While the change to OpenSim access from the official viewer doesn’t affect more than a tiny percentage of Second Life users, it does signal a change in the weather. In practical terms, users of Firestorm will be unaffected as the developers of that client solved the problem by forking the code (creating a special version just for Second Life). As for OpenSim, they can no longer claim direct interoperability with Second Life, and the draw from the Second Life community is somewhat less – not a positive situation for a grid that already contains only about 200 sims, and has only about 15,000 users at this writing.
After publishing this article, we received a posted comment from none other than the editor of Hypergrid Business, Maria Korolov. She brings some new information to this story that you may find surprising. We found it surprising, and frankly, we shouldn’t have, because we’re supposed to do better research than what we did, but there you go.
Here’s what she wrote:
Quick correction — OpenSim is not a grid, but a software platform which can be used to create grids.
Currently, Hypergrid Business is tracking over 200 public grids using this technology, with over 22,000 regions and more than 260,000 registered users. And these numbers are undercounts — OpenSim is used by government agencies, schools and private companies, with some private deployments that I know of numbering in the hundreds of thousands of users.
Scotland, for example, has a nation-wide educational grid running on OpenSim, and a school district in Georgia rolled out a grid for its 3,000 teachers and 38,000 students earlier this year. Major corporations like IBM and Siemens also have OpenSim grids. Companies use them to create 3D models of buildings, ships and equipment, do virtual safety and design walk-throughs, training and simulations, disaster simulations, and much more. Schools use them to simulate missions to Mars, recreate history, perform Greek plays, research environmental issues, and develop 3D building and programming skills.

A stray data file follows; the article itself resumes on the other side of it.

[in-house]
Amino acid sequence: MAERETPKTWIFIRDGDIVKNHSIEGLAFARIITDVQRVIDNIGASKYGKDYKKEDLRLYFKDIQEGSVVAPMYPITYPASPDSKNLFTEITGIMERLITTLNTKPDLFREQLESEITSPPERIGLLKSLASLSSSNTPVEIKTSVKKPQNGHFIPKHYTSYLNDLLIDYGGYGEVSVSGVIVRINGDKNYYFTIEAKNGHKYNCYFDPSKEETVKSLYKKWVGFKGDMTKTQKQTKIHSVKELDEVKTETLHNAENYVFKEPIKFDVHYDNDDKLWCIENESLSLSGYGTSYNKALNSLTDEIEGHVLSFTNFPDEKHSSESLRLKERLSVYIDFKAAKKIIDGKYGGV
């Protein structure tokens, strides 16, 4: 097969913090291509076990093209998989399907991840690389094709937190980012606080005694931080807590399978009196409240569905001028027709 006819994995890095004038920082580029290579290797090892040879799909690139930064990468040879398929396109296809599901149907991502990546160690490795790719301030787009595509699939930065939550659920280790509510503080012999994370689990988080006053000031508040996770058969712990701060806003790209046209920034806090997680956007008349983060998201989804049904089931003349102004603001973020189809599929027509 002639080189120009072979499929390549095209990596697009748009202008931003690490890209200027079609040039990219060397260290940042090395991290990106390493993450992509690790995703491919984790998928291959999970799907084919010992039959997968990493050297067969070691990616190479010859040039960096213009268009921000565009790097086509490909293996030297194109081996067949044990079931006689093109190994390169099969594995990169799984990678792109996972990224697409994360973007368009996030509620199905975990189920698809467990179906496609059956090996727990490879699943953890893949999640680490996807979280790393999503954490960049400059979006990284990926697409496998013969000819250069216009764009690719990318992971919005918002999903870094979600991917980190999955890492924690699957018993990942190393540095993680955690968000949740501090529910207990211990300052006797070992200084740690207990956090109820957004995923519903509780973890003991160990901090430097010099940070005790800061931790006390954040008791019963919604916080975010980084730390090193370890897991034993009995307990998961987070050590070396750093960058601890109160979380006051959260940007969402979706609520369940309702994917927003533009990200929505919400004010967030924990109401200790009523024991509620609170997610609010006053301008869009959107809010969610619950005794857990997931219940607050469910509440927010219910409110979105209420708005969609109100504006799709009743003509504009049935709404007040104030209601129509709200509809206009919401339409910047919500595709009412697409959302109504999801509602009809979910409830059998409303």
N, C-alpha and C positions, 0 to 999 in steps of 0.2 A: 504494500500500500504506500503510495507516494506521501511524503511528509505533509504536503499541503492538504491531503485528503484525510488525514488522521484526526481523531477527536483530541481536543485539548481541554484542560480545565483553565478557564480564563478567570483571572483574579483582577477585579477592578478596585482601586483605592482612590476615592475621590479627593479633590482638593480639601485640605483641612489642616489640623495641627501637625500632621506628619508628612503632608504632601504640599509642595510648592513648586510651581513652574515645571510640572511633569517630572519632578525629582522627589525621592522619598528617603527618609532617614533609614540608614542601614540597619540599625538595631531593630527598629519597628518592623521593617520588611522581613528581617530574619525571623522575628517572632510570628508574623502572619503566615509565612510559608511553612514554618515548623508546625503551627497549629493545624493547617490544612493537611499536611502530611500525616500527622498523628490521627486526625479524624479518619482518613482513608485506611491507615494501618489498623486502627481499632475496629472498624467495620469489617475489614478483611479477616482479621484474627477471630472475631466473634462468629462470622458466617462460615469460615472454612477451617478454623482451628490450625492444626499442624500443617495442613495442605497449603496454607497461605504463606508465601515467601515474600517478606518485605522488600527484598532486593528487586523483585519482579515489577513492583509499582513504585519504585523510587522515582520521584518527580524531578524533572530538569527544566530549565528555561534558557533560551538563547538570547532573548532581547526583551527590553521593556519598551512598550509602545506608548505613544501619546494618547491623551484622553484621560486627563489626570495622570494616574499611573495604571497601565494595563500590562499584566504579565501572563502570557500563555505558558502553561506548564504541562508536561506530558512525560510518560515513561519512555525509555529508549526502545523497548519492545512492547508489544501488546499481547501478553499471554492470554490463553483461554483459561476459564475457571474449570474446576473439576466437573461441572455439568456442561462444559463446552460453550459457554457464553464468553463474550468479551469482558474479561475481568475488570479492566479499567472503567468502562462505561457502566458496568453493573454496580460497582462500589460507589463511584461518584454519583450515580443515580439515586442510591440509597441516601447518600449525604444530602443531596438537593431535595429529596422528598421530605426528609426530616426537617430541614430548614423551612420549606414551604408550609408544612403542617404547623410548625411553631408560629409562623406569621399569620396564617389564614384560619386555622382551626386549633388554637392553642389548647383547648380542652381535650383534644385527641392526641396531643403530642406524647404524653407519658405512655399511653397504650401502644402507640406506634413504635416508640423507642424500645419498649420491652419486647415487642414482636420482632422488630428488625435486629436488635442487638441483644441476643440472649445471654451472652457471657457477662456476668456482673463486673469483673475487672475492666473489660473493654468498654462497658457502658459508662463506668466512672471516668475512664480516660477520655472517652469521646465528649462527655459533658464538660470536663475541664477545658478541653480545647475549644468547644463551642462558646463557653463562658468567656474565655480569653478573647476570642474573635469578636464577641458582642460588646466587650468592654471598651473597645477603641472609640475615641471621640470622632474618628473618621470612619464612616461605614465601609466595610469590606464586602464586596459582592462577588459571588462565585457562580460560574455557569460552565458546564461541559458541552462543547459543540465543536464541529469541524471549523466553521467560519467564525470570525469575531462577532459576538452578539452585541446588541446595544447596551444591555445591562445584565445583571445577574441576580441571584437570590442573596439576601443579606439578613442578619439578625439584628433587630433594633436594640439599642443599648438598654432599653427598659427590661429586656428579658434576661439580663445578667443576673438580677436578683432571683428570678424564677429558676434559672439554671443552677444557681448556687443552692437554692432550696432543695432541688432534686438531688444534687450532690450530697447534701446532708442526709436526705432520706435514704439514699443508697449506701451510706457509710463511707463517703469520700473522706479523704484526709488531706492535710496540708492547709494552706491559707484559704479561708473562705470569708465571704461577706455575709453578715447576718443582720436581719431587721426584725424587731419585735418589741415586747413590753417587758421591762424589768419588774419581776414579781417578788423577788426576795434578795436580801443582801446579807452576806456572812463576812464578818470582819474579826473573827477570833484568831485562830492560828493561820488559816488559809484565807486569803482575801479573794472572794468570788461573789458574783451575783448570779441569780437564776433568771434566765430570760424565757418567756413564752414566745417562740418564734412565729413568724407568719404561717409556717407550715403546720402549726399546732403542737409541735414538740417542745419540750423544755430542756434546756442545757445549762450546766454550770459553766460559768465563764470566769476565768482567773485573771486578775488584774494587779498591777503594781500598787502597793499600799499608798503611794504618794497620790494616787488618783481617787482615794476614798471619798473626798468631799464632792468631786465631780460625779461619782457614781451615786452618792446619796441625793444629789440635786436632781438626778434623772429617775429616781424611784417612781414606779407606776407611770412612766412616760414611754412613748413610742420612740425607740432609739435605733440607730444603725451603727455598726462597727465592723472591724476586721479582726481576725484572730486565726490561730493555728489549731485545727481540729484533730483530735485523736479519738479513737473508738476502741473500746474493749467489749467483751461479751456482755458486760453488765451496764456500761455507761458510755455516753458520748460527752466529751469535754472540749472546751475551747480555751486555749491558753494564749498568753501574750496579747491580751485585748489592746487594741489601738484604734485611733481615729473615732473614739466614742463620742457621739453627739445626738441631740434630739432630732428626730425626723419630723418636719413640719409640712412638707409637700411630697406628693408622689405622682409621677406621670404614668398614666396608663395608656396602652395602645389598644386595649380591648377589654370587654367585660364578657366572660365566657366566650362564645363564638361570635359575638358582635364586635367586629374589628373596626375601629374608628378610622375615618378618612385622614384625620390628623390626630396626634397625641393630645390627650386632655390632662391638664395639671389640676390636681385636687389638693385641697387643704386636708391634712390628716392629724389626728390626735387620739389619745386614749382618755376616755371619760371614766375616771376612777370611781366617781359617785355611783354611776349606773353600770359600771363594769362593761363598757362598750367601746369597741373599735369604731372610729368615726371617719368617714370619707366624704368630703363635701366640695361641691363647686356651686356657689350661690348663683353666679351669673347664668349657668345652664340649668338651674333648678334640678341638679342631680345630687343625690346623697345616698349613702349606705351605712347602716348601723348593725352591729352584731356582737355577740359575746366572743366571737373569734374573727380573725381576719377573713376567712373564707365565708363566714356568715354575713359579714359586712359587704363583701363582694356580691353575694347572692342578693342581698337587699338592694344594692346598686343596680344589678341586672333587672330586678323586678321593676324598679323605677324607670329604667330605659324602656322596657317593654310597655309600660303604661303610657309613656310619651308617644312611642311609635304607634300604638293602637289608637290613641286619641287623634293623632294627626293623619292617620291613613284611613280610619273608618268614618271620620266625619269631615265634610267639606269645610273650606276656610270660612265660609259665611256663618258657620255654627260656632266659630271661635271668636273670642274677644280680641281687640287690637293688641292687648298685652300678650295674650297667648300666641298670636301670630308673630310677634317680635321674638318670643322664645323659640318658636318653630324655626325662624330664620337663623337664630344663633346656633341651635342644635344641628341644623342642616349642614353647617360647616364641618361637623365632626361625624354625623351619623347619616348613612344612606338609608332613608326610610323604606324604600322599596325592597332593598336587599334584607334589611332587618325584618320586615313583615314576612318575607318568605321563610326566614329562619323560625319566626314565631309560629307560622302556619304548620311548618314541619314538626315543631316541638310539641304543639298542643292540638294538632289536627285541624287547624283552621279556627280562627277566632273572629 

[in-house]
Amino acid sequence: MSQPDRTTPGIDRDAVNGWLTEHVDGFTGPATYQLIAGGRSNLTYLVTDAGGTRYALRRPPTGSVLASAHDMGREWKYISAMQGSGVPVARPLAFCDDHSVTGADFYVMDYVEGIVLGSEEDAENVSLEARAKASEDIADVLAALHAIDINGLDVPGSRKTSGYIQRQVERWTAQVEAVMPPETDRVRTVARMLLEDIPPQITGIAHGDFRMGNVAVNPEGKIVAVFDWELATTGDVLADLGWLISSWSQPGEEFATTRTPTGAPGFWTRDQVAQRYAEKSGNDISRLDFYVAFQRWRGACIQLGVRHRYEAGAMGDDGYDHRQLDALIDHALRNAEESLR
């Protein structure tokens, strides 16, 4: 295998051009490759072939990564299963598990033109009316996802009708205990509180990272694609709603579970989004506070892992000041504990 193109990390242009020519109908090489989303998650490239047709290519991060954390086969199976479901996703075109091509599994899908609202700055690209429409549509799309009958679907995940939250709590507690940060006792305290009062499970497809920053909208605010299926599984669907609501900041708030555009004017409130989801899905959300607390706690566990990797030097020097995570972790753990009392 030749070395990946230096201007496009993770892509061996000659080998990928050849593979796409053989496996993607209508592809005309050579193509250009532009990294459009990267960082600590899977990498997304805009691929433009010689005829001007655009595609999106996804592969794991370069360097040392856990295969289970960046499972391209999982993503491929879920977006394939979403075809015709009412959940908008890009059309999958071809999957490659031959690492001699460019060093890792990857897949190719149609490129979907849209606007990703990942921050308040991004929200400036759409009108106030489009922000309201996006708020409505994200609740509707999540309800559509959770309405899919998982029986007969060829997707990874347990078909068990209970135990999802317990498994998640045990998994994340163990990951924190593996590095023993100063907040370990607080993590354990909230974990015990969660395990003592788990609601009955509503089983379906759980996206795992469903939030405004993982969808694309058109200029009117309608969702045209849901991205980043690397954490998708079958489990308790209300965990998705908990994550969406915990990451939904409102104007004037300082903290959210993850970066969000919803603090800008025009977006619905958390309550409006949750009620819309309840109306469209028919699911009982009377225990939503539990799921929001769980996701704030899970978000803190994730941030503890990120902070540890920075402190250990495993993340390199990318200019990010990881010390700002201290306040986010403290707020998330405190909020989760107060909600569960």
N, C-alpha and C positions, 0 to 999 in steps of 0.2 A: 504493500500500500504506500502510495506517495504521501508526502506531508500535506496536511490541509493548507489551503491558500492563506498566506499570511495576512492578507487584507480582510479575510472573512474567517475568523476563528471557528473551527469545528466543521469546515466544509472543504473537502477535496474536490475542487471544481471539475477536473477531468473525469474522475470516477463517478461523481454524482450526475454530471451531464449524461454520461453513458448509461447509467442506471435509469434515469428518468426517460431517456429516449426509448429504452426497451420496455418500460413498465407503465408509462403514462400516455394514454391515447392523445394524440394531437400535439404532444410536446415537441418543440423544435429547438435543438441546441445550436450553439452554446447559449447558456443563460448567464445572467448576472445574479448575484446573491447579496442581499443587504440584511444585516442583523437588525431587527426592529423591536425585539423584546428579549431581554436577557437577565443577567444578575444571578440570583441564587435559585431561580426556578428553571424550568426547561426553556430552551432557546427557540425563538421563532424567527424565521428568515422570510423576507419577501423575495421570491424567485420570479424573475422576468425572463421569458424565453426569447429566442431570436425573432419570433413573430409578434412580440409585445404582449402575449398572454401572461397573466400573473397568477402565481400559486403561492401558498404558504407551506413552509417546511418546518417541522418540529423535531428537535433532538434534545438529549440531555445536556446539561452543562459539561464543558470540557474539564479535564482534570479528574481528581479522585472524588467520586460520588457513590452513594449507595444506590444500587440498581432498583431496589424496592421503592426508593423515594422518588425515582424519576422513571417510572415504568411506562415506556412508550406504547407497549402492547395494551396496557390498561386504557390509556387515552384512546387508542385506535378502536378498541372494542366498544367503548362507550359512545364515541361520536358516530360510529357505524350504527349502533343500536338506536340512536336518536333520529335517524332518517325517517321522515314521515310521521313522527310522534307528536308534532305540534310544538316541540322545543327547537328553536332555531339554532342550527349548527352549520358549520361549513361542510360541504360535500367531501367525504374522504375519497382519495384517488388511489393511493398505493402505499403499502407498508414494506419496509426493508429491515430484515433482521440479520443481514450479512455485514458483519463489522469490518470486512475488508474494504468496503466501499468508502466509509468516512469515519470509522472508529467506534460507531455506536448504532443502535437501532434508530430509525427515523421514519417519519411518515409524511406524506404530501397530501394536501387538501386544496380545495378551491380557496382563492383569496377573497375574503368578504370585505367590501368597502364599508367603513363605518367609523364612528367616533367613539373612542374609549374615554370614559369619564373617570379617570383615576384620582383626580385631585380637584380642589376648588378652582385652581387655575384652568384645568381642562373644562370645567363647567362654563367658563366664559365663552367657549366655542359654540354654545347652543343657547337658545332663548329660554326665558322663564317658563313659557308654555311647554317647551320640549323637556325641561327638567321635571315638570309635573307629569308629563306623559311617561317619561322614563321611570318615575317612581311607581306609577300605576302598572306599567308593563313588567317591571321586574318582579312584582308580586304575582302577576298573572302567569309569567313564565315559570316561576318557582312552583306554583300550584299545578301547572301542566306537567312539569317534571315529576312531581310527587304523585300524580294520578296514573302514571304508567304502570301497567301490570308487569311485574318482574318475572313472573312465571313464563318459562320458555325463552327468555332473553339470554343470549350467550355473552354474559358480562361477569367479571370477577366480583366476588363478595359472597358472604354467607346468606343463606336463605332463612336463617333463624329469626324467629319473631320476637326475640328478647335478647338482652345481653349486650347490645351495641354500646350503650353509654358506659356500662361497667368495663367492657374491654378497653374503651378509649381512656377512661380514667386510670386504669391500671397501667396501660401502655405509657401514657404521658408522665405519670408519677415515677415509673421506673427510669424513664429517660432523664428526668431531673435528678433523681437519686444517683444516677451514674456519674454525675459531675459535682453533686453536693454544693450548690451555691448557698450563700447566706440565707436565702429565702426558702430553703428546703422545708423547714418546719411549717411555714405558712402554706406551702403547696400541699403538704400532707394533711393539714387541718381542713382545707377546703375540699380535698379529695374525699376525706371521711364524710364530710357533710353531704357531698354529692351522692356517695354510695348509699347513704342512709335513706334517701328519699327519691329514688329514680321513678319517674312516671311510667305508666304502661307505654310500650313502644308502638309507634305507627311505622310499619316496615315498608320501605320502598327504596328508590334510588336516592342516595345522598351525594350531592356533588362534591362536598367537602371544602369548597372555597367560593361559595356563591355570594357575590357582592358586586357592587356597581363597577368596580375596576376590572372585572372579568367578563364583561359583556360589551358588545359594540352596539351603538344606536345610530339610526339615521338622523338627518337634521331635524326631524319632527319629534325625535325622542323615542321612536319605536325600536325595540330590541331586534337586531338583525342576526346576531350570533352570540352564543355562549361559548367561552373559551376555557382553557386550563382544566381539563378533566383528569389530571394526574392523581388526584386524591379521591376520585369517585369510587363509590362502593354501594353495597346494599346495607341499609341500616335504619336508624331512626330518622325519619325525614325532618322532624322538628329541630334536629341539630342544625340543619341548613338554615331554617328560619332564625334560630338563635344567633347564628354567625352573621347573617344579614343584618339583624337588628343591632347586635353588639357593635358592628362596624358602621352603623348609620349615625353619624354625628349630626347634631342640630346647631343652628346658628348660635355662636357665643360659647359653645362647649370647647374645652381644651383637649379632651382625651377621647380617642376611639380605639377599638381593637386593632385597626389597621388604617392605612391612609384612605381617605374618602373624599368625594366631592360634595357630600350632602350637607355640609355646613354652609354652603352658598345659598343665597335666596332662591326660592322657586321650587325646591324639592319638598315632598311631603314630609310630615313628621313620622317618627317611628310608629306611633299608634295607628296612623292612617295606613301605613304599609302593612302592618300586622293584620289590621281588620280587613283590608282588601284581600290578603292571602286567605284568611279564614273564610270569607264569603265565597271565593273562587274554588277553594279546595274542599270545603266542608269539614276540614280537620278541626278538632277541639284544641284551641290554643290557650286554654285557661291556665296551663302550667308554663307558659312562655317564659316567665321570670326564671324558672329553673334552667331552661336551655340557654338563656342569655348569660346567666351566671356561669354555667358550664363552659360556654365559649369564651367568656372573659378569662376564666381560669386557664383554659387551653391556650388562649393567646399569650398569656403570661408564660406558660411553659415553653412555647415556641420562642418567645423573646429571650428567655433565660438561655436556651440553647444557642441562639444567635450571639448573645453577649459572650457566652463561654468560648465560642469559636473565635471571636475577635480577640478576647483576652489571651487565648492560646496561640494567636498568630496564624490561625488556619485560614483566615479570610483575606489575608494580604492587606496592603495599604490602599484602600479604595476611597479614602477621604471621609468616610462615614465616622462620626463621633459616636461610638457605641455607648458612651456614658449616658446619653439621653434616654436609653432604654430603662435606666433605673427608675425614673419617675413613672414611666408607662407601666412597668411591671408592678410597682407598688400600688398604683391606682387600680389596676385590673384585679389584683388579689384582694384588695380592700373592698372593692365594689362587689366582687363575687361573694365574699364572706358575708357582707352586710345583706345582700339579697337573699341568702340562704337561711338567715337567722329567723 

In addition, of the 200 OpenSim grids that are public, only three quarters report their user numbers, so all we know is a minimum number of regions and users — not the total.
And OpenSim is growing fast.
Meanwhile, Second Life has 29,500 regions, a drop of 2,342 regions from its peak in June 2010. Concurrency has been slipping as well, and the company no longer publishes its usage numbers.
Linden Lab could have had a big share of this growing market. But it’s one attempt to create server software to sell to schools and companies was woefully overpriced and under-powered — companies, schools, and would-be grid owners could get more features, at zero or low cost, by using OpenSim instead.
There are now dozens of vendors offering OpenSim hosting for those who don’t have the time, energy or technical expertise to run OpenSim themselves.
Editor, Hypergrid Business
The point we’d been trying to make is that Linden Lab may have been shooting itself in the foot with this latest move, and the numbers provided by Ms. Korolov appear to support this more strongly that we had any inkling of. From these figures, it appears that just taking the OpenSim usage numbers alone into account, virtual world usage is vastly greater outside the boundaries of Second Life than within them.